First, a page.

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Character Matters Part 6

The maxim “Honesty is the best policy” is challenged—perhaps the word should be trashed. Frederick V. Malmstrom and David Mullin explain how reluctant we are to speak up even when deceit, lying and cheating are not far from us at the highest levels of business and government, such as in the New York City Police Department, Enron, the Tour de France, and the school systems of Atlanta, New Orleans, and the District of Columbia. Their research of our national service academies--the U.S. Air Force Academy, U.S. Military Academy and U.S. Naval Academy-- impressively illustrates this. For example each of these school’s honor code states reads specifically, “We will not lie, steal, or cheat, nor tolerate among us anyone who does.” Our nation’s best and the brightest young women and men are to be intolerant of dishonesty. Their findings, as well as scandals within their campuses, have shown that they fall short on intolerance for dishonesty. (See the summary of these findings in the box below.)

The Service Academies and Toleration of Dishonesty
By 2010 the effective rate of admitted toleration of dishonesty by graduates of all three major U.S. service academies (Army, Navy, and Air Force) violations had risen to 65%. What’s more, for the first time the rate of toleration of dishonesty had outstripped the rate of self-admitted honor violations, 65% to 55%. This is in clear contradiction of their honor oath, for large numbers of cadets and midshipmen no longer consider toleration of dishonesty as dereliction of duty.
1. Toleration of dishonesty seems to be an especially sticky problem at all three major U.S. service academies, and our calculations also show toleration quickly leads to cynicism. Results from a longterm survey returned from 2,465 service academy graduates from the classes of 1959 through 2010 showed that toleration of dishonesty is by far the strongest predictor of personal dishonesty, accounting for a whopping 50% of variance. Toleration is equally predicted by the following factors: (1) Lack of respect for the honor codes, (2) Lack of resolve (lack of courage) to either report or confront others’ dishonesty, and (3) Subsequent lying, cheating, and stealing by the academy graduates. In other words, personal toleration of dishonesty almost inevitably led to cynicism. –“Why Whistleblowing Doesn’t Work: Loyalty is a Whole Lot Easier to Enforce than Honesty” by Frederick V. Malmstrom and David Mullin in Skeptic Newsletter, August 13, 2014.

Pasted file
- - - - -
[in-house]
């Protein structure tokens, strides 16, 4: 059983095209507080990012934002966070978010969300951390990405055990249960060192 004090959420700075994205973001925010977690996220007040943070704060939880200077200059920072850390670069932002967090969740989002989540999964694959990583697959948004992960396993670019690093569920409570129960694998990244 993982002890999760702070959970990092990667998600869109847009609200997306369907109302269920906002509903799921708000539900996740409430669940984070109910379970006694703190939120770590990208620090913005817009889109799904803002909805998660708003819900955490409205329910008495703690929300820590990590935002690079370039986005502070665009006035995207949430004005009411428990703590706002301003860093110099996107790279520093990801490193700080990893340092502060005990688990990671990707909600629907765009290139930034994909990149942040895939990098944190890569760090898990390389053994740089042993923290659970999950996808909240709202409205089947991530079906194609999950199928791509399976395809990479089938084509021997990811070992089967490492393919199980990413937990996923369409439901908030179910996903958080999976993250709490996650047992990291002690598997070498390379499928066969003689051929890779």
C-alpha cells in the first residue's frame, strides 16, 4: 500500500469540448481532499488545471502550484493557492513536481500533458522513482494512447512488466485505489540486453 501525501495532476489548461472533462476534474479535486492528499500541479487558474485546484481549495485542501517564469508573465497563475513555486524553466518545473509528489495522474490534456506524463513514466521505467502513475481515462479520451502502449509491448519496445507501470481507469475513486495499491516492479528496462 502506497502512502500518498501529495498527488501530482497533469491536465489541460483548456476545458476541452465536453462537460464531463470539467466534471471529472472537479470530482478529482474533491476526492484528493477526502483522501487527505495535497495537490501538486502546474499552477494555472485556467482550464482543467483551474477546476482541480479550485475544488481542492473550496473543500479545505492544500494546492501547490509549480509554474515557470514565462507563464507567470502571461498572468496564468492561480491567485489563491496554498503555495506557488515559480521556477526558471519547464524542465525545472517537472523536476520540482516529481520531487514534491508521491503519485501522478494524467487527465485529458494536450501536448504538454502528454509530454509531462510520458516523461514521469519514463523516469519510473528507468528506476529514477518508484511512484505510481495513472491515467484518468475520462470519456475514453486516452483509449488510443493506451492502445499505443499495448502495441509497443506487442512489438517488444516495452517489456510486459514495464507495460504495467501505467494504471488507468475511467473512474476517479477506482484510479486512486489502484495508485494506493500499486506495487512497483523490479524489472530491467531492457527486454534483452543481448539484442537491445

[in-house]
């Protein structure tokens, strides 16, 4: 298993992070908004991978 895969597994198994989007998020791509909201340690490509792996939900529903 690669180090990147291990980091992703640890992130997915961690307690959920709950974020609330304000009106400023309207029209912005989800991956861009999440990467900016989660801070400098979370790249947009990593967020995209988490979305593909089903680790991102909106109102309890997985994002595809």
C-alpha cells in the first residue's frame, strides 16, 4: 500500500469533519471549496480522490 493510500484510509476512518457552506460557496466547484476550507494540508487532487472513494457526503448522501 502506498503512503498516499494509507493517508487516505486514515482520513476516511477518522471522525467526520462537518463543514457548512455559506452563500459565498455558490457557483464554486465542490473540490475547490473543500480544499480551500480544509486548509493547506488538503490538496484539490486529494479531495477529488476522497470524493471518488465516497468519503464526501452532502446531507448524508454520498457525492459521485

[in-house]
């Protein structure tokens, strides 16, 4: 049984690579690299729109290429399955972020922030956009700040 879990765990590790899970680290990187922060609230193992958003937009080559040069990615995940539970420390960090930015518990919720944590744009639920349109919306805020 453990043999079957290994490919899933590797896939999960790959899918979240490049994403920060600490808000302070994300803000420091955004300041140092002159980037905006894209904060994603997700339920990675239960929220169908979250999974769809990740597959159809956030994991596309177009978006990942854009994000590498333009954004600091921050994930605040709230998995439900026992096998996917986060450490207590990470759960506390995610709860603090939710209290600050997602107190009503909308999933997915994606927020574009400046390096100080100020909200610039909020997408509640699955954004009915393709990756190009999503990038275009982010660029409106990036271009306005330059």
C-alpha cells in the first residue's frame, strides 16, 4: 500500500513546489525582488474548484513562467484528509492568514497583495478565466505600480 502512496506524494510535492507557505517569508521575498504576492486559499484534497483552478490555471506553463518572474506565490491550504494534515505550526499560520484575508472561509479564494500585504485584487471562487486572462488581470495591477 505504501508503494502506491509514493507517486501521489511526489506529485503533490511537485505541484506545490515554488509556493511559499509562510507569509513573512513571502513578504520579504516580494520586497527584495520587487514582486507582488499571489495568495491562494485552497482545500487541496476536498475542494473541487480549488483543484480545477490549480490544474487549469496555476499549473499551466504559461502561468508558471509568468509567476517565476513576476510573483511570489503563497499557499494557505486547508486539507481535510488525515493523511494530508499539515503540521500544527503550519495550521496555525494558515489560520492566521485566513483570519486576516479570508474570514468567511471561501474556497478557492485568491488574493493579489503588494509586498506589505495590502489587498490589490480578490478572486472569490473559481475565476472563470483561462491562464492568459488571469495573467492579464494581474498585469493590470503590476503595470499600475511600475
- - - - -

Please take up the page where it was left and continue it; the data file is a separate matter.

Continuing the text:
There are several factors at play within a group and organization when it comes to coping with wrong doing, such as cheating by free-riding rather than carrying one’s load of work to be done. This is to say that individuals may elect not to speak up about what they think isn’t right because of loyalty to the group/organization, or from a sense of duty, and or because of fear of reprisal. Sometimes even swallowing what isn’t fair rather than confronting individuals who don’t do their share or are irresponsible is because you don’t want to be labeled as a trouble maker or not a team player. Free-riders may justify their cheating by saying it isn’t really cheating in not pedaling, everyone loafs some of the time. Cheaters often justify cheating by reasoning that’s what you must do to get ahead or just survive. Those who tolerate what they know isn’t right, after that is found out may say they were loyal to the group and didn’t want to upset it. This is to suggest that self-managing a small group is a balancing act between maintaining harmony and confronting unfair allocation of and carrying out member responsibility.

One of the ways to make honesty and dishonesty important is for a group to set forth its expectations about communication and accountability. More formally that is called a Code of Conduct. Even gangs have codes of conduct; most important of those is a Code of Silence. A Code of Silence states that loyalty to the group comes first and no gang member cooperates with authorities--You will not snitch. Breaking the code of silence can result in severe punishment, expulsion and even death.

Some religious leaders, like business and government leaders, have protected their own and covered up wrong done by clergy rather than have welcomed whistle blowers. So it is that the Code of Silence has affected even those who preach that the truth shall make you free.

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